Exemption to poll public works ban eyed

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By Melissa Luz T. Lopez
Senior Reporter

STATE economic managers are looking to ask the Commission on Elections (Comelec) to exempt big-ticket projects from the election ban on public works in order to keep them on schedule and help prop up gross domestic product (GDP) growth.

Socioeconomic Planning Secretary Ernesto M. Pernia said he will bring up the proposal to the Cabinet at its Feb. 6 meeting, in a bid to push GDP growth amid delayed enactment of the 2019 national budget.

“One thing we can do is to ask for exemption from the Comelec on the ban on spending. I think agencies needing exemptions should be able to get exemptions,” Mr. Pernia said during a media briefing at the headquarters of the National Economic and Development Authority (NEDA) on Monday.

Mr. Pernia said they will likely name projects “of national significance” to be spared from the 45-day ban, noting that economic managers have already reached a “consensus” about the proposal.

Ahead of the May 13 midterm elections, public works as well as hiring and movement of government workers will be prohibited from March 29 to May 12.

The economic team of President Rodrigo R. Duterte had warned that a delay in enactment of the P3.757-trillion spending plan will hurt GDP growth, as it will leave new projects — including those under the government’s flagship “Build, Build, Build” program — unfunded this semester.

The NEDA also expects a reduction of 1.1-2.3 percentage points in the full-year GDP growth if the 2019 budget is not passed at all.

NEDA Assistant Secretary Jonathan L. Uy added that economic planners will likely draw up a list of priority projects that they will submit to Comelec containing both new ones and those under construction but needing additional procurement.

“The government has already done advanced procurement since last year… Those that are ongoing but need new procurement, this will require an exemption during the period of the elections. Also, new projects that have been signed particularly with Japan and China, most of these will actually require new appropriations with regard to the conduct of detailed engineering and right-of-way [acquisition],” Mr. Uy said.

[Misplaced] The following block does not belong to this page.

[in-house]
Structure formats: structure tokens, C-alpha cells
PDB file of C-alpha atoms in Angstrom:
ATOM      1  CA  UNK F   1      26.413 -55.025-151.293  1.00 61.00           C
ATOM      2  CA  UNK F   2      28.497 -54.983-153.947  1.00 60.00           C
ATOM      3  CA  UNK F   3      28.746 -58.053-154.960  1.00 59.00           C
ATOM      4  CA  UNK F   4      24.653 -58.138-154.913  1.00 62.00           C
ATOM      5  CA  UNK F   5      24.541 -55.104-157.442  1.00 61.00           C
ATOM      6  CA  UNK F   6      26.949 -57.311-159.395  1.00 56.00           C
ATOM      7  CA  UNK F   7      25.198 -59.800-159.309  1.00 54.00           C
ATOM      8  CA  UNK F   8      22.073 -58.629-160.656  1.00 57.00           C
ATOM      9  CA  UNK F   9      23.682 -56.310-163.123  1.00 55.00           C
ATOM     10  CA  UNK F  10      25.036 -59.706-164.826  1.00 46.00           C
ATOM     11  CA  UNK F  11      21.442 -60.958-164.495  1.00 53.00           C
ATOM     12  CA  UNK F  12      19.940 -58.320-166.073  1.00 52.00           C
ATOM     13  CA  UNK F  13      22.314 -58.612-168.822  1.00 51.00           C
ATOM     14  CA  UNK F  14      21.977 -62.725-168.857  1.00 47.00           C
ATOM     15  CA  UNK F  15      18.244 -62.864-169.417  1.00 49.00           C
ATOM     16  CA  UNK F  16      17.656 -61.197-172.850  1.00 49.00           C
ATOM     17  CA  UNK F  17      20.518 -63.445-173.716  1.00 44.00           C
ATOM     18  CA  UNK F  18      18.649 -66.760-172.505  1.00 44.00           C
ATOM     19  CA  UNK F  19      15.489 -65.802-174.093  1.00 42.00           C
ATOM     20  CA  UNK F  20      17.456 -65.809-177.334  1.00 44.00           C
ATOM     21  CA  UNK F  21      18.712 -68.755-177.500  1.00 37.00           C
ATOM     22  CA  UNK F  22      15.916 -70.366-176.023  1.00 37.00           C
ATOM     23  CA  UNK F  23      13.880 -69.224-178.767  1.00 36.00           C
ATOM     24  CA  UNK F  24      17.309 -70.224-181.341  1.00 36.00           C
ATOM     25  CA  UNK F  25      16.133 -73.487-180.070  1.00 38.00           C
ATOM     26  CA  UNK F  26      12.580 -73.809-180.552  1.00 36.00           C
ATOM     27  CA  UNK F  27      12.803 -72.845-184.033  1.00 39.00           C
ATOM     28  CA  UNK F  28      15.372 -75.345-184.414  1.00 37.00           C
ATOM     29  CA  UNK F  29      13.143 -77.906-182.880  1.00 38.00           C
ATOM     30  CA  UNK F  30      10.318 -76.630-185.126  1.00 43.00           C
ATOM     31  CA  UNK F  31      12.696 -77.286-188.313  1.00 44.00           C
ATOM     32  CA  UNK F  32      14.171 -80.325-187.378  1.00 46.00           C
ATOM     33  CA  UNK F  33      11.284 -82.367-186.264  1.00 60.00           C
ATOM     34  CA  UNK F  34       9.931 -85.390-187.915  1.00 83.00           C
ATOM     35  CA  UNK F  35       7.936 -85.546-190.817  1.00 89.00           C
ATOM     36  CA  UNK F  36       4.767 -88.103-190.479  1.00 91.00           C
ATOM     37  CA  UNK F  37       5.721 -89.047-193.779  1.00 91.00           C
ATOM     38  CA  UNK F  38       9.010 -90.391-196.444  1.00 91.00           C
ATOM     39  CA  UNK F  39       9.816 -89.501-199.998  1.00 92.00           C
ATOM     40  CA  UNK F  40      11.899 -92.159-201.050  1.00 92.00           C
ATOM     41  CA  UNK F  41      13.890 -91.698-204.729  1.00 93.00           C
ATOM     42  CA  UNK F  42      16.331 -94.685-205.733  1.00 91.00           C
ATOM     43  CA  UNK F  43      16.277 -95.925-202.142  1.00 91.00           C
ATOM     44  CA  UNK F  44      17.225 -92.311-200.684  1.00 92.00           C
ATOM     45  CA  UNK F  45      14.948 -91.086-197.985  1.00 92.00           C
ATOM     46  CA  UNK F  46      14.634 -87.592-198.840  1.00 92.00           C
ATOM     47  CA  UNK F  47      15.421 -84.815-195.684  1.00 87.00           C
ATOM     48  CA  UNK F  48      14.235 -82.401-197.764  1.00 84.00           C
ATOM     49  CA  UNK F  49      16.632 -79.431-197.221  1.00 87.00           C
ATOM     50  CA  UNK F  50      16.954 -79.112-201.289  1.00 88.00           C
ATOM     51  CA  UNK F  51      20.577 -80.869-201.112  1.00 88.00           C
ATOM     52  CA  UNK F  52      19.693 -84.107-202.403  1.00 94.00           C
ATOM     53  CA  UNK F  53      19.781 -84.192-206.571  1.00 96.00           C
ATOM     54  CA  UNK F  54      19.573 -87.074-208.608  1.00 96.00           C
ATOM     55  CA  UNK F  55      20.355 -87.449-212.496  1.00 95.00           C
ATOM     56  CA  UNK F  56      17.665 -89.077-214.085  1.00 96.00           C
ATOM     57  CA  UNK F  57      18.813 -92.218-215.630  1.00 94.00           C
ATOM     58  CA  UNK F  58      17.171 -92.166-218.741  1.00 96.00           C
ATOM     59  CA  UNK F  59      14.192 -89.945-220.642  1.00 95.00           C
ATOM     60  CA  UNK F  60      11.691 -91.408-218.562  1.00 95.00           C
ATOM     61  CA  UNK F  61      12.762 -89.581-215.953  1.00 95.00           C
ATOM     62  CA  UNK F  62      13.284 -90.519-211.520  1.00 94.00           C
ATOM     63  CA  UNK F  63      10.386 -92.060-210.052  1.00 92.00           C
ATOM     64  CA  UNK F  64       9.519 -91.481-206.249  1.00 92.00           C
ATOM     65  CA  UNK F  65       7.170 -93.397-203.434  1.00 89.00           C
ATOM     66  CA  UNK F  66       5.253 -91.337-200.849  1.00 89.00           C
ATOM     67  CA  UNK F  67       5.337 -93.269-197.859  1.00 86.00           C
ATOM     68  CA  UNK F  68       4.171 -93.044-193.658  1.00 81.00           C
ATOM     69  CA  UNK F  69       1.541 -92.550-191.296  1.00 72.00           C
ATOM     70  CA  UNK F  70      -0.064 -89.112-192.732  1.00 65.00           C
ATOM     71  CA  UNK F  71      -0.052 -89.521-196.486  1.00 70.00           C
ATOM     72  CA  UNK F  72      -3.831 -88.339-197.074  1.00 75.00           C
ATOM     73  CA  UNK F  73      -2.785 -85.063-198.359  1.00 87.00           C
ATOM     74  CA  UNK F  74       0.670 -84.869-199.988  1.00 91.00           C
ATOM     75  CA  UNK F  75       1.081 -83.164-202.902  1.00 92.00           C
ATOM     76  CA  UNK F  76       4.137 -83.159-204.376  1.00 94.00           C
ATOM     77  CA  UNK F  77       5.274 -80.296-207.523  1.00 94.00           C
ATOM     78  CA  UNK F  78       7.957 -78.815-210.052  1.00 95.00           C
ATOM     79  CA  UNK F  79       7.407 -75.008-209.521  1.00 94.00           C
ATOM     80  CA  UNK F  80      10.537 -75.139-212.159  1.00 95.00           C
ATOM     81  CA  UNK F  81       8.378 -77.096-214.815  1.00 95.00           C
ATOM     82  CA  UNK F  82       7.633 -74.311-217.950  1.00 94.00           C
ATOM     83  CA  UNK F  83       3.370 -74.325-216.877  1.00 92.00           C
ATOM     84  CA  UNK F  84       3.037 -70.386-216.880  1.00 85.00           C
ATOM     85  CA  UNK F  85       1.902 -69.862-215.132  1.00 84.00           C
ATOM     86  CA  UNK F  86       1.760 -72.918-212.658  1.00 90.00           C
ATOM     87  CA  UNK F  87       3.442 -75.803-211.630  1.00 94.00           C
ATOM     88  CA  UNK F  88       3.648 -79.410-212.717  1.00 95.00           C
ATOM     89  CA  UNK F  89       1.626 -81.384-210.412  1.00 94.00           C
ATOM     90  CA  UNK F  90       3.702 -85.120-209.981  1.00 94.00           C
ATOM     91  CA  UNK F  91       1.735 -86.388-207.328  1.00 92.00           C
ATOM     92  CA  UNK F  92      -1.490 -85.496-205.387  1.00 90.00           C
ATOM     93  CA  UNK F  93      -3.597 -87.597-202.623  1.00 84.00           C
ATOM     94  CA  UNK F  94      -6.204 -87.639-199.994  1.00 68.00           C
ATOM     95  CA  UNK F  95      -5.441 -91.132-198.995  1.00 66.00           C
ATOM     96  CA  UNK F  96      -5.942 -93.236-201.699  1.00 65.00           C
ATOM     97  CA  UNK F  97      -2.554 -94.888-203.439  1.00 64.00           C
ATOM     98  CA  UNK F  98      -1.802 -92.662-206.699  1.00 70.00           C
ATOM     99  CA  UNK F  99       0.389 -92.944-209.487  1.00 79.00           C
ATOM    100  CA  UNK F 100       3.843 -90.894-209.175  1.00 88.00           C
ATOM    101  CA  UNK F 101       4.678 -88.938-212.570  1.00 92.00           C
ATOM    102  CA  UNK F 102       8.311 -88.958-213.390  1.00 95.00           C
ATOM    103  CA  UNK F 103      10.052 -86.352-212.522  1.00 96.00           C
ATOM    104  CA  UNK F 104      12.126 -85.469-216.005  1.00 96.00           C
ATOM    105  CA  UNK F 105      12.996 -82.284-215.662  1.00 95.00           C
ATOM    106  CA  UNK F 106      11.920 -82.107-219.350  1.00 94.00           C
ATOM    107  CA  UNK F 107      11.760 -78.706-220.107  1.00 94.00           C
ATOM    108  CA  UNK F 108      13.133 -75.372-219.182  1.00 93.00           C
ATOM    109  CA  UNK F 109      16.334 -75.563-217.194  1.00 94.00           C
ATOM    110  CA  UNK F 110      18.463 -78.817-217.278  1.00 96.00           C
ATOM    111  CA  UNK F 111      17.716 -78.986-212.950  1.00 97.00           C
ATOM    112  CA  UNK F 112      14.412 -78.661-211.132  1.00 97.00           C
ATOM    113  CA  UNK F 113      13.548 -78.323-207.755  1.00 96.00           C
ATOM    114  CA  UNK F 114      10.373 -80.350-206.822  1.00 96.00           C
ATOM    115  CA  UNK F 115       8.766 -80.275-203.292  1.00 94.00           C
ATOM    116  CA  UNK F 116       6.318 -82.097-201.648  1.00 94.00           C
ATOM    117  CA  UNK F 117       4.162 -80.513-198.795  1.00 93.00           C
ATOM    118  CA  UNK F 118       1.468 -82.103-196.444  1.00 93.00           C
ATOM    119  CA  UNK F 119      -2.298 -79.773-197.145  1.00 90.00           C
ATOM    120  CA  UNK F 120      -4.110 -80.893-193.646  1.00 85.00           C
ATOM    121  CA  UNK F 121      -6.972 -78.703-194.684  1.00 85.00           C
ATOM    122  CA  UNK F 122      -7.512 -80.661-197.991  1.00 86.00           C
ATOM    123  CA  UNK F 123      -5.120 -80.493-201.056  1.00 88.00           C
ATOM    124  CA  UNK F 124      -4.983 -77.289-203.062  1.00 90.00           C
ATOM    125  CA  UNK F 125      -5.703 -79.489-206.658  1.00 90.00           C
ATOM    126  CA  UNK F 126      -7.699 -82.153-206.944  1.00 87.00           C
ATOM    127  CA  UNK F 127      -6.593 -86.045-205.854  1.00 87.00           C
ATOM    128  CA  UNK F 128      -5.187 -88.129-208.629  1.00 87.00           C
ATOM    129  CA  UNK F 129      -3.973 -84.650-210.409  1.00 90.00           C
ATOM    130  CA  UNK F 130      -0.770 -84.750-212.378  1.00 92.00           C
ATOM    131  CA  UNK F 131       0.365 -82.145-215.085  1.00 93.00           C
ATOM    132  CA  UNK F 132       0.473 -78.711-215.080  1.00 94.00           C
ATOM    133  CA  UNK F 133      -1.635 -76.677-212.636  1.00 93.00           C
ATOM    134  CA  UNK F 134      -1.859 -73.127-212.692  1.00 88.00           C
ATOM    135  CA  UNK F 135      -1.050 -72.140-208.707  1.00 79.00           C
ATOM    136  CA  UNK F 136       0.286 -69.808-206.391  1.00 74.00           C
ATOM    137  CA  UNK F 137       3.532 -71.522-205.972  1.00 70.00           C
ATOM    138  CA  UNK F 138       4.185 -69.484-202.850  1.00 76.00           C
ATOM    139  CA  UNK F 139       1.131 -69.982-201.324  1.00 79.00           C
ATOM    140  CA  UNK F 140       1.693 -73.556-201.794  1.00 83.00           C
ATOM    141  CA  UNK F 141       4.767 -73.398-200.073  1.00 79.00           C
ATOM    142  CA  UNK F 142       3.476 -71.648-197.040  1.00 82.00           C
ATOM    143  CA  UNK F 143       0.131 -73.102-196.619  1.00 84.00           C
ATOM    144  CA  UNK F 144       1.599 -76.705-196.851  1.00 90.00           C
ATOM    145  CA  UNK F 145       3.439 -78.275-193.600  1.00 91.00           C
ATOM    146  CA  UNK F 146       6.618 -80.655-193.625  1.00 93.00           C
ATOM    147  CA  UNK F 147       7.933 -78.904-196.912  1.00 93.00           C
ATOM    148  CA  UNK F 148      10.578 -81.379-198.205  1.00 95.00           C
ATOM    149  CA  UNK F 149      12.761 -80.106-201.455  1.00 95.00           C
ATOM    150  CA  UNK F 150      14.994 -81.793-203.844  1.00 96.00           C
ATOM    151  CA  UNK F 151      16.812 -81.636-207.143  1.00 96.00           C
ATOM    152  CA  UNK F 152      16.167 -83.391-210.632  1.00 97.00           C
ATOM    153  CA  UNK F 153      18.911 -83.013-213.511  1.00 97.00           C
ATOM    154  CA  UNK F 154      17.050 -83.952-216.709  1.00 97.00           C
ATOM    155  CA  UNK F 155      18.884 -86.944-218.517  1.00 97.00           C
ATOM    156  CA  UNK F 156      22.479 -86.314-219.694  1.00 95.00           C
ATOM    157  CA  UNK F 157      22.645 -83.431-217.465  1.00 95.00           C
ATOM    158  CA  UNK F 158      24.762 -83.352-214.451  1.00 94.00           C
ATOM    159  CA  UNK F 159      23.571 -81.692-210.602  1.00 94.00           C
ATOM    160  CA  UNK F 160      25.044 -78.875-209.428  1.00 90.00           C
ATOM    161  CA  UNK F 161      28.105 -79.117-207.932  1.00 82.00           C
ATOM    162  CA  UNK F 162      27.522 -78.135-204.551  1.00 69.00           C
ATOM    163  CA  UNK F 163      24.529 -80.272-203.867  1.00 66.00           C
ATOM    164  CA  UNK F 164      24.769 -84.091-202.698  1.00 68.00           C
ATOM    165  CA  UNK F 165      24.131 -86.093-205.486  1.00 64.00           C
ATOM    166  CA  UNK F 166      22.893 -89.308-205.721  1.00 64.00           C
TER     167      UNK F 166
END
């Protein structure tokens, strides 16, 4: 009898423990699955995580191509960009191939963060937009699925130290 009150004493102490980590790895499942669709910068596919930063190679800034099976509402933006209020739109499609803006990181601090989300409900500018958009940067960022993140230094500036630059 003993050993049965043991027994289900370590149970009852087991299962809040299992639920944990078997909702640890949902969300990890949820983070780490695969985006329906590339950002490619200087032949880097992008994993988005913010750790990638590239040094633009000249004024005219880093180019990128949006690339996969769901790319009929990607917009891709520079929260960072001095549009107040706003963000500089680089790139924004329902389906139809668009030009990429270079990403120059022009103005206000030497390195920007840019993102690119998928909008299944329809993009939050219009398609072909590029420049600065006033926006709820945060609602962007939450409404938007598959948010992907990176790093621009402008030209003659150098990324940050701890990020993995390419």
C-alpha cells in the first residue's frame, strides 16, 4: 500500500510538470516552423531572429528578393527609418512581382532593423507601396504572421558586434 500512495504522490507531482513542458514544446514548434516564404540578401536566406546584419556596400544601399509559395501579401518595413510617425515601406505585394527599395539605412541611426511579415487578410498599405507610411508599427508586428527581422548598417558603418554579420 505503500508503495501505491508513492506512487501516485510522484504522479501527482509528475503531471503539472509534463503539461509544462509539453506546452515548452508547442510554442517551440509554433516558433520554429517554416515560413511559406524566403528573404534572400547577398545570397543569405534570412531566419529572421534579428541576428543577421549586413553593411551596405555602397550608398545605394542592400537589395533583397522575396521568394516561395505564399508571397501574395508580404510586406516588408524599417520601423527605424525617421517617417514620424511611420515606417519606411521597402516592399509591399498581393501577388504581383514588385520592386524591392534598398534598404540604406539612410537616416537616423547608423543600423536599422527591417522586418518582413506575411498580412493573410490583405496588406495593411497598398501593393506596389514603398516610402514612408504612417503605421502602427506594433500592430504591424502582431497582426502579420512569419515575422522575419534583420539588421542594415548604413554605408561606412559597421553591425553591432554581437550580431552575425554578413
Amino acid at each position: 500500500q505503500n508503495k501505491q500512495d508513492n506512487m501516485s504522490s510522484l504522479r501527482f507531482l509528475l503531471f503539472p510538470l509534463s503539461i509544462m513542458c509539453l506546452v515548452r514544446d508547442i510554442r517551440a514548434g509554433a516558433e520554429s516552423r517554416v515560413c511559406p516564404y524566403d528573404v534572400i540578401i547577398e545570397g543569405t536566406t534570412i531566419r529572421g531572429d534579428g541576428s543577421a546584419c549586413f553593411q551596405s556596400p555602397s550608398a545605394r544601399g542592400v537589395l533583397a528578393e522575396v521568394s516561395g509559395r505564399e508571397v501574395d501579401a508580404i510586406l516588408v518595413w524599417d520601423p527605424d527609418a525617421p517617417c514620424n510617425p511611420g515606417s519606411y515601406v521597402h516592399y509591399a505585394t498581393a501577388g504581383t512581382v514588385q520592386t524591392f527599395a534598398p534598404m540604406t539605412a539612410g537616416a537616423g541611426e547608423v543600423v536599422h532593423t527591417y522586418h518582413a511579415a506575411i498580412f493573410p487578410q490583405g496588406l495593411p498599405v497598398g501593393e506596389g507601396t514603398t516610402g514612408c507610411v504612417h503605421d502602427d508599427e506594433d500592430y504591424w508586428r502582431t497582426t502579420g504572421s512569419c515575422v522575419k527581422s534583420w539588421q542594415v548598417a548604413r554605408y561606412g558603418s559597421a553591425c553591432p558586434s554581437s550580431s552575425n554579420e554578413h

“[These are the] new projects that will be affected if we do not pass the budget and if we do not get an exemption from the Comelec for moving forward with the award of contracts.”

He added that national projects to be implemented by the Department of Transportation as well as the Department of Public Works and Highways will be on the list, as well as those funded by foreign loans like the Metro Manila subway and North-South Commuter Railway from Japan.

Mr. Uy, however, clarified that they can file the formal request with Comelec only after the new national budget is signed into law.

The Duterte administration intends to spend about P1 trillion on infrastructure this year, which should help spur growth to as fast as 7-8% from 2018’s 6.2% pace.

Adverse weather conditions also appear to be a risk for growth this year, with the NEDA citing a bigger chance for a dry spell to hit the country in the coming months.

There is now a 70% chance for El Niño to hit parts of the country, Undersecretary Rosemarie G. Edillon said, citing the latest forecasts from the state weather bureau.

The drought is expected to affects parts of the country from February to July.

Farm output growth slowed to 0.56% last year from 3.96% in 2017, partly due to damage from several typhoons that hit Luzon.

The NEDA said the government has been preparing for the looming dry spell, based on lessons from the country’s experience in 2015.